CVS is coming - and Massachusetts' doctors know they have seen this plotline before.
"There is no reason for any individual to have a computer in their home," Ken Olsen, the great founder of Digital Equipment Corp., famously said. He later changed his mind, but too late to keep the personal computer from wiping his once-thriving Massachusetts minicomputer maker off the map. The big airlines may have more clearly understood the threat posed by Southwest Airlines' low-cost, no-frills service, but they also couldn't hold back the tides of change that were remaking their industry.
In the business schools, the personal computer and Southwest Airlines are taught as case studies of what has come to be known as "disruptive innovation." Now, with CVS Corp. poised to open as many as 30 medical clinics in their stores in the Boston area alone this year, local primary care doctors and neighborhood health clinics worry they could be next. They may be right.
Our mayor, letting his protectionist instincts on behalf of his beloved neighborhood health centers get the best of him, has all but threatened to turn off the water of any CVS store that opens a clinic in his town. "Allowing retailers to make money off of sick people is wrong," Tom Menino fumed last week. Where do you suppose the mayor buys his prescription drugs?
There is a simple reason medical clinics run by CVS, Wal-Mart, and other retailers have grown so fast: People like them. If you are a mom with a 6-year-old who has an earache, driving two blocks to the CVS on Saturday afternoon beats sitting in a hospital emergency room for four hours. The cost: about $59 to $69 at a CVS MinuteClinic, staffed by a nurse practitioner, compared to $150 or more for a similar visit to a doctor's office. People like convenience and affordability whether in healthcare or hardware.
America spends more money per capita on healthcare than any nation, but continues to lag behind many less affluent countries when it comes to benchmarks like infant mortality and life expectancy. The problem, says Harvard Business School professor Clay Christensen, is that so much of the money goes to maintain the status quo because it is given to organizations wedded to their current solutions, including the old delivery models.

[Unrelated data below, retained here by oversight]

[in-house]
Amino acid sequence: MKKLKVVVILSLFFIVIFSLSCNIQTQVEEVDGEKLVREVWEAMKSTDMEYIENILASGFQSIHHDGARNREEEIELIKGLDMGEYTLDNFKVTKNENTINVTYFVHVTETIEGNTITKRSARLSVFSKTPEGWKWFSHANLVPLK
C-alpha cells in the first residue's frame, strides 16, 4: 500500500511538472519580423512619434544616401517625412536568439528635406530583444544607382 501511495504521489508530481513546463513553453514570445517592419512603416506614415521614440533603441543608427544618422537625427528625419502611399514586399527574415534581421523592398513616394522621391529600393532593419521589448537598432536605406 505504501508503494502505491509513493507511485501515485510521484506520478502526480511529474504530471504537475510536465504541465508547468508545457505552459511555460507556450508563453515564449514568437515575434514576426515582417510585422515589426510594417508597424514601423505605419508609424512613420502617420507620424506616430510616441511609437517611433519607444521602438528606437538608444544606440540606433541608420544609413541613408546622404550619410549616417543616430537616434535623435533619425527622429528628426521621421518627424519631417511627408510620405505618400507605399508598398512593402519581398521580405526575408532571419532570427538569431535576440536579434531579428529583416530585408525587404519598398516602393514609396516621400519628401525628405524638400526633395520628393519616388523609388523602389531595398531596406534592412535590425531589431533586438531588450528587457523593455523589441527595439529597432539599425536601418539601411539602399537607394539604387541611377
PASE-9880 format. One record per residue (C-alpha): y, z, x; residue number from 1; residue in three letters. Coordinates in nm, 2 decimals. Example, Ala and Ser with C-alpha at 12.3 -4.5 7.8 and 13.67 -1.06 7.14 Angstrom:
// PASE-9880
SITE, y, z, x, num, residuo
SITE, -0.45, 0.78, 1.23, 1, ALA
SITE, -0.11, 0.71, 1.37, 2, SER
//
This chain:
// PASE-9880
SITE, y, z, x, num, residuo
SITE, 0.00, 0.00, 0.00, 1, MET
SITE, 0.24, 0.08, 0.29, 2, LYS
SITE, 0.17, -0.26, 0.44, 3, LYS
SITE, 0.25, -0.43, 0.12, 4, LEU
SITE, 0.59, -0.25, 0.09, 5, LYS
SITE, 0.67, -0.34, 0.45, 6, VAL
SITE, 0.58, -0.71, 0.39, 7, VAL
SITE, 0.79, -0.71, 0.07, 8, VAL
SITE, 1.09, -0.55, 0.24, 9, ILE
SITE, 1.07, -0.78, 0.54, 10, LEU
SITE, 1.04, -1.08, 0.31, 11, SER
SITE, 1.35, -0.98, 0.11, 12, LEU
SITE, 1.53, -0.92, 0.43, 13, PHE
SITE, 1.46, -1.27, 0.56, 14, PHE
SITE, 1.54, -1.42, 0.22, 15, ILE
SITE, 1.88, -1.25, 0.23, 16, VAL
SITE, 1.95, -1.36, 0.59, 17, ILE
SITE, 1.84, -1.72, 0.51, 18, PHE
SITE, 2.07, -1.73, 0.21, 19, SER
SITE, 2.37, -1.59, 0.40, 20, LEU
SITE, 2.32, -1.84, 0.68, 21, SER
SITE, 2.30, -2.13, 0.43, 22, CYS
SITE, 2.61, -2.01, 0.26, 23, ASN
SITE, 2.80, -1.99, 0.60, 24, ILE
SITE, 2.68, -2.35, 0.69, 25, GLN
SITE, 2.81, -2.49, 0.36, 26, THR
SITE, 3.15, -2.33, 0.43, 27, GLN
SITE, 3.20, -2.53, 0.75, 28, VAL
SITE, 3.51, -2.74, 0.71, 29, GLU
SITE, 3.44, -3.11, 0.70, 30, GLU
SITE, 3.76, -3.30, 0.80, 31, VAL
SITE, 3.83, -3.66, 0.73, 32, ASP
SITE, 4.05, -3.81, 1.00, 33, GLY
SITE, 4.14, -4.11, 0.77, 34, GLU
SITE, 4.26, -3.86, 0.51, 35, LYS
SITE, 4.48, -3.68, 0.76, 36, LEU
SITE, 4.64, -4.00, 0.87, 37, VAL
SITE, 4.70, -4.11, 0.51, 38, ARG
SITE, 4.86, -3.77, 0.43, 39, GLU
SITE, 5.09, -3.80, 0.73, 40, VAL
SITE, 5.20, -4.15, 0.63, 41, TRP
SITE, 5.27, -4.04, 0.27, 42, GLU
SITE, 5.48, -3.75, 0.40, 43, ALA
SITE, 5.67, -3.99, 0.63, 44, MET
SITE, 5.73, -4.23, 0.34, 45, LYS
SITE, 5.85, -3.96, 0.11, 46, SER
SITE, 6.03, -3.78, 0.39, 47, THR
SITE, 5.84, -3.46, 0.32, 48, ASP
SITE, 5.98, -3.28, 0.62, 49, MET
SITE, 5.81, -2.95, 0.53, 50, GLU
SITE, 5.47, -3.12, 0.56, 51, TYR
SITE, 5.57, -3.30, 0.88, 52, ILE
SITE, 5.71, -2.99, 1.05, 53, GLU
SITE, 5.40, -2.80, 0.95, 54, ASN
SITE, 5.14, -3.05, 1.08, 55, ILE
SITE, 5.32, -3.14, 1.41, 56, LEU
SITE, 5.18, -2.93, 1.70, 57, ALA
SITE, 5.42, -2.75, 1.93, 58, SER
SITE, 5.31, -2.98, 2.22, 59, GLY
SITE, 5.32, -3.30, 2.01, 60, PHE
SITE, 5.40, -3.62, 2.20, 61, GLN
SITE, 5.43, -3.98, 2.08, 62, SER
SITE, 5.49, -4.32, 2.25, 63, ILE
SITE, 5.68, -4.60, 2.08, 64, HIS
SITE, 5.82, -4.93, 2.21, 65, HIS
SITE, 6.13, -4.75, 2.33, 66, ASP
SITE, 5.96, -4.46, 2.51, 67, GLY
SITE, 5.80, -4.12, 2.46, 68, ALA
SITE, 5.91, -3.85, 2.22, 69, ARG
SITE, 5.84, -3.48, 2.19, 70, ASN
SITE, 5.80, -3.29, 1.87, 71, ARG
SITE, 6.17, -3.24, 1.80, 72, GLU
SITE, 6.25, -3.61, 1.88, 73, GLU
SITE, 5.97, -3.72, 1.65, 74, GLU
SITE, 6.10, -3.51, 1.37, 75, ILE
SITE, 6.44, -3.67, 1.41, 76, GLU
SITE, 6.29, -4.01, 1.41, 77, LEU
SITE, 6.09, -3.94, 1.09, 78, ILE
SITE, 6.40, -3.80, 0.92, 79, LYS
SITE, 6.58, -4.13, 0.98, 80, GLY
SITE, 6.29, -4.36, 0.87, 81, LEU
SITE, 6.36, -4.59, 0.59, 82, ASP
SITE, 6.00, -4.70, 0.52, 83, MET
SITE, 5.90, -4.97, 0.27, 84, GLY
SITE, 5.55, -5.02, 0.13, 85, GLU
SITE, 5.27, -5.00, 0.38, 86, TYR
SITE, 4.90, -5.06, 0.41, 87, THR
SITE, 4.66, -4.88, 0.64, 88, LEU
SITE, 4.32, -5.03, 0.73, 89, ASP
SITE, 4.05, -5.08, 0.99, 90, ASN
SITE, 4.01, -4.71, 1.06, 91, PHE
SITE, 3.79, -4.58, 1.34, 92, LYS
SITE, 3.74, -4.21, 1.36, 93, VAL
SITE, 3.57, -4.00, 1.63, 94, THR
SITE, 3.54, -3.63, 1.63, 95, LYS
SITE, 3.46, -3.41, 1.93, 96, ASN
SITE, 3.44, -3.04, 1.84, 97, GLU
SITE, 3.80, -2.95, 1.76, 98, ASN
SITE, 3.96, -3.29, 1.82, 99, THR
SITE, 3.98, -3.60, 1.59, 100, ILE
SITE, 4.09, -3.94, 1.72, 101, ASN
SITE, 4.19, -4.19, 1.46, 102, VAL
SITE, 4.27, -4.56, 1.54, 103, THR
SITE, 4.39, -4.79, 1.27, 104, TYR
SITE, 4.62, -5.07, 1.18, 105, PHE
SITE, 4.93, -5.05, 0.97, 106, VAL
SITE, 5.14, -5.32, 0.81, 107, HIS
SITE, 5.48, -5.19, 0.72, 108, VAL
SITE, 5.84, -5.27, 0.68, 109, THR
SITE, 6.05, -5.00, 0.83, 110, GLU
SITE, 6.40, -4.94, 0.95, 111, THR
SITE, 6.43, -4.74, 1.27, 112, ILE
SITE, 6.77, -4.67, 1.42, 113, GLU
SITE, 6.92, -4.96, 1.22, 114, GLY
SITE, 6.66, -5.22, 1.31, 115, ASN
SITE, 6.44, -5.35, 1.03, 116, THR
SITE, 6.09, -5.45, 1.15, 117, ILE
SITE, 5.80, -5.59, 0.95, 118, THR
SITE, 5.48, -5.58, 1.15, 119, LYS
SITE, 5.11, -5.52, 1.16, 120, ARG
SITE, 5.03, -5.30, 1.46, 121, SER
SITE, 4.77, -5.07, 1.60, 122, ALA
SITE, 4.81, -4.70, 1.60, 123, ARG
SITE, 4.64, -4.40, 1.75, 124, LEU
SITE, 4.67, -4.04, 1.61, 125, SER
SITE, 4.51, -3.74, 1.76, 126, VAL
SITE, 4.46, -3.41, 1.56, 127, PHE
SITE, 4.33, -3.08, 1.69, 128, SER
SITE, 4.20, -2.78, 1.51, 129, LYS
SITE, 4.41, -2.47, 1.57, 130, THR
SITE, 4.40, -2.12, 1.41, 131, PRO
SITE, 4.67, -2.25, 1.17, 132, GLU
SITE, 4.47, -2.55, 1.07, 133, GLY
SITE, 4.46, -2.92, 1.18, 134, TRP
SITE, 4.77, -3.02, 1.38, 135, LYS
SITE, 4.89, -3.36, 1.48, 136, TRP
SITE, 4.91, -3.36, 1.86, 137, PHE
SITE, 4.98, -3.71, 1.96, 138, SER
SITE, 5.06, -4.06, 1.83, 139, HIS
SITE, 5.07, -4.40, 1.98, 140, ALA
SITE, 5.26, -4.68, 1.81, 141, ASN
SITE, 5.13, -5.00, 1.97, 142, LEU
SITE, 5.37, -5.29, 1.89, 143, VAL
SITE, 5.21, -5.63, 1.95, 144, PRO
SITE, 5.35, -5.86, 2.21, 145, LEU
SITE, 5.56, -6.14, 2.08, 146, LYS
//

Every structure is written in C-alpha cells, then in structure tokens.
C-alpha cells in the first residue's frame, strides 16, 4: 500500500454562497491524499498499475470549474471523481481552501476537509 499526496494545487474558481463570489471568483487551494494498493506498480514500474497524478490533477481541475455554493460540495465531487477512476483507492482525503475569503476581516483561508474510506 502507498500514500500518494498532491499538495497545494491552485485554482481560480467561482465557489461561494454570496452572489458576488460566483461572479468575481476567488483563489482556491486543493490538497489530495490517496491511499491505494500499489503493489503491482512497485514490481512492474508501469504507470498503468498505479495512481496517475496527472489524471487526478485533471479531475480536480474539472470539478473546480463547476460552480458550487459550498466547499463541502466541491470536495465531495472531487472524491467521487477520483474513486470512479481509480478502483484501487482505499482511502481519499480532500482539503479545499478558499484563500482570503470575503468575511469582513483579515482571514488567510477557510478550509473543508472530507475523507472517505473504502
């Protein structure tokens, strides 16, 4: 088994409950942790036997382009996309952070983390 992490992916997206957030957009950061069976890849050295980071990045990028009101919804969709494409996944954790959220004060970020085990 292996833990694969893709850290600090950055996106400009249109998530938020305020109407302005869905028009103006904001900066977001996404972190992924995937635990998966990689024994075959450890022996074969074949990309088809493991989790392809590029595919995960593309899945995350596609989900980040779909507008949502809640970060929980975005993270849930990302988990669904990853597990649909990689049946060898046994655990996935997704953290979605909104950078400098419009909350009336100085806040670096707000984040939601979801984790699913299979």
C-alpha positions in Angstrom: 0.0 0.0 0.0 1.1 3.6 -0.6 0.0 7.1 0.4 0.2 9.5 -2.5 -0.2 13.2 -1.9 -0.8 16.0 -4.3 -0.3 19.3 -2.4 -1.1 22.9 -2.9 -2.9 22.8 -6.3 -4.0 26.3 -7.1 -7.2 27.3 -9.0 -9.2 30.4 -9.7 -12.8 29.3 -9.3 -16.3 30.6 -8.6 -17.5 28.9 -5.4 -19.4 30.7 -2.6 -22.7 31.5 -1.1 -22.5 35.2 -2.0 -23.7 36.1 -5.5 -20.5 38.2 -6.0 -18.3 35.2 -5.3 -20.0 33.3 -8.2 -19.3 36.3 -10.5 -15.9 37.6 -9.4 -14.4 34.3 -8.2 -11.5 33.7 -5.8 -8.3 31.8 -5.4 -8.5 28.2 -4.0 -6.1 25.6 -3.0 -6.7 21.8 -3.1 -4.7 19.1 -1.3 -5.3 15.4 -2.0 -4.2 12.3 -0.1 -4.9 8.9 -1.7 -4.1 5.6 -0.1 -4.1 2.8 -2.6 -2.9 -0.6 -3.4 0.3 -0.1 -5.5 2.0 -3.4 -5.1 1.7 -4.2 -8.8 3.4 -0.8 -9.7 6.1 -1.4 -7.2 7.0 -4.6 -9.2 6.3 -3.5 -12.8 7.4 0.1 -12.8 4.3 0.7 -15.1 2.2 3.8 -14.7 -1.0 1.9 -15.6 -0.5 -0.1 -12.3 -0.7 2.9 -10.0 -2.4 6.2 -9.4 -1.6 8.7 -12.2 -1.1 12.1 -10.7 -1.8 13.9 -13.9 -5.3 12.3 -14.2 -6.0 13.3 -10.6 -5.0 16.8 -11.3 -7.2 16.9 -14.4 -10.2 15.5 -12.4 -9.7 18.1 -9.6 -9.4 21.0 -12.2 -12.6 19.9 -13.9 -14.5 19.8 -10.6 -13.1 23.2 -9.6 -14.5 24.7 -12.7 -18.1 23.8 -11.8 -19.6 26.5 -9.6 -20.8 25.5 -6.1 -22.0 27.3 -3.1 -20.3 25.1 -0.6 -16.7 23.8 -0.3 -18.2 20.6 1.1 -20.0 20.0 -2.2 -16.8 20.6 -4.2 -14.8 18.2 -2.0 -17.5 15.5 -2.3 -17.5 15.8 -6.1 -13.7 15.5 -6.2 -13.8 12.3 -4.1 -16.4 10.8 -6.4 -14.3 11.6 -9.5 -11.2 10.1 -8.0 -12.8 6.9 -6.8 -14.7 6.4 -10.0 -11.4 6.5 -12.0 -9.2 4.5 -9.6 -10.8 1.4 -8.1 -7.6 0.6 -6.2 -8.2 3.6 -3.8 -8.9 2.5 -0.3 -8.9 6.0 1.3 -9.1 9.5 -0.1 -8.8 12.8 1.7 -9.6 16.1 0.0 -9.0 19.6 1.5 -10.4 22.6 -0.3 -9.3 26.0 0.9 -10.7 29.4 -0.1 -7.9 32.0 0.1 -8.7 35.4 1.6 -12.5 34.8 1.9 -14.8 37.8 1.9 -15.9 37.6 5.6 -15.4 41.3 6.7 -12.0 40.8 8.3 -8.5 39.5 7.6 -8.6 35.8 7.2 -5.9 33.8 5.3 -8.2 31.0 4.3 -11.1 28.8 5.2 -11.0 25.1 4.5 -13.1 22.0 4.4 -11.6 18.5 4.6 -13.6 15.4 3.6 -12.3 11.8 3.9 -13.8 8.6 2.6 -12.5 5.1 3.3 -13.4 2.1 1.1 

Christensen literally wrote the book on the kind of disruptive innovation that the PC and Southwest Airlines represent. His landmark 1997 book, "The Innovator's Dilemma: When New Technologies Cause Great Firms to Fail," turned Christensen into a rock star of the start-up revolution during the dotcom boom. Now in a book due out in August, Christensen and coauthor Jason Hwang examine how the disruptive innovation model can be used to cure what ails our healthcare system.
CVS's MinuteClinics get an entire chapter in the book. Physicians' associations typically oppose MinuteClinics on patient-safety grounds, Christensen and Hwang write. In about half the states, the business model is illegal because regulations mandate that doctors supervise nurse practitioners and physicians' assistants. But the regulations haven't caught up with the science, they say. Today, the diagnoses for a host of illnesses - from sore throats to ear infections to the flu - are precise and the therapies predictably effective.
"These regulations now trap care in high-cost models when there are much more affordable and accessible business models available," they write. "About $15 billion is spent each year in high-cost physicians' offices for the care of acute, rules-based disorders. Delivering even half of this care through a disruptive business model such as the MinuteClinic could easily save $7 billion a year. . . . A billion here and a billion there soon amounts to serious money."
In healthcare, like every other business, it is the customer, not the provider that matters most. Retail medical clinics, already in 25 states, are far beyond an experiment. This is, plain and simple, a turf war better not fought.
Steve Bailey is a Globe columnist. He can be reached at firstname.lastname@example.org or at 617-929-2902.